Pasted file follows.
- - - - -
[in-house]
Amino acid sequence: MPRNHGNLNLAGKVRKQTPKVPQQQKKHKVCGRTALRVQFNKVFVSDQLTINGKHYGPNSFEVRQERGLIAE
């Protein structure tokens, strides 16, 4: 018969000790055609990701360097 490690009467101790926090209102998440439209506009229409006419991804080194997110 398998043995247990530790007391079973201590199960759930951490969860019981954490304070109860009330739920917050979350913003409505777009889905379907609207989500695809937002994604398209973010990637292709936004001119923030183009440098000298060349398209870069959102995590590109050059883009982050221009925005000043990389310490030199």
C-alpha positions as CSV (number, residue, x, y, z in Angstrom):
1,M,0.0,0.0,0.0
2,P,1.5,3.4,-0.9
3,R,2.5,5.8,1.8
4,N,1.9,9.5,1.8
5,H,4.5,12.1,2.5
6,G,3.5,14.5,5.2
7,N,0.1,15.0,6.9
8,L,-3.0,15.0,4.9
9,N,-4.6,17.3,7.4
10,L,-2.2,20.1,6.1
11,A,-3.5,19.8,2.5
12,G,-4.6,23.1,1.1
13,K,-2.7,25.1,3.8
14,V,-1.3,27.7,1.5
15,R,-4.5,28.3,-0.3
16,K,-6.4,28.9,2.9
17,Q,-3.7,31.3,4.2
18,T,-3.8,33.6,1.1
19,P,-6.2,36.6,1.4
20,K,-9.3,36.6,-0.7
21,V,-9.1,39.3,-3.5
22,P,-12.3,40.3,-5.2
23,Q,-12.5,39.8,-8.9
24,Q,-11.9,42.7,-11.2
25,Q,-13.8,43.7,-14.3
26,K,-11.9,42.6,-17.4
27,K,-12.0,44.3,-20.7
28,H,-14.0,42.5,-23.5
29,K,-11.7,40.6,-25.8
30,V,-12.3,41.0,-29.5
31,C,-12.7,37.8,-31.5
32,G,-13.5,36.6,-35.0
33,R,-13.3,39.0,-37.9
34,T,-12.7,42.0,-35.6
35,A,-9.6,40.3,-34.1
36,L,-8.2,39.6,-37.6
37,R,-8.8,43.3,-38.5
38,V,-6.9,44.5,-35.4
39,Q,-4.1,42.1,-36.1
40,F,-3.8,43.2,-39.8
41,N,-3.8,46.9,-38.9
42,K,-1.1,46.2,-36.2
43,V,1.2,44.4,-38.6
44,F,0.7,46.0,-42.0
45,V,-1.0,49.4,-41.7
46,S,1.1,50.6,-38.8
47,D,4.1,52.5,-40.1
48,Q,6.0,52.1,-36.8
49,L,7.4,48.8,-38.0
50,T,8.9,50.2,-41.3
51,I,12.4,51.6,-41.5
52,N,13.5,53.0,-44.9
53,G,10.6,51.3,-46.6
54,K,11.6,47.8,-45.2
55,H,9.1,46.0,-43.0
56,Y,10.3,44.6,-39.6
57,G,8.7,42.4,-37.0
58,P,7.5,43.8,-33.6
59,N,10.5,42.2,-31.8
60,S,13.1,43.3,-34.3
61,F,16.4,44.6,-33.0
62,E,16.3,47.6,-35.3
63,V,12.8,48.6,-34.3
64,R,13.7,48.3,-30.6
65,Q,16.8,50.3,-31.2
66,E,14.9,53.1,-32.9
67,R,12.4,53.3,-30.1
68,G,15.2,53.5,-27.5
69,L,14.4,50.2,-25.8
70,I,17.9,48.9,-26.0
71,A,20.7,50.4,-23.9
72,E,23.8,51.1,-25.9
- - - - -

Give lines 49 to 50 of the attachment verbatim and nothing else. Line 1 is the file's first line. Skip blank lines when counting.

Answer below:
45,V,-1.0,49.4,-41.7
46,S,1.1,50.6,-38.8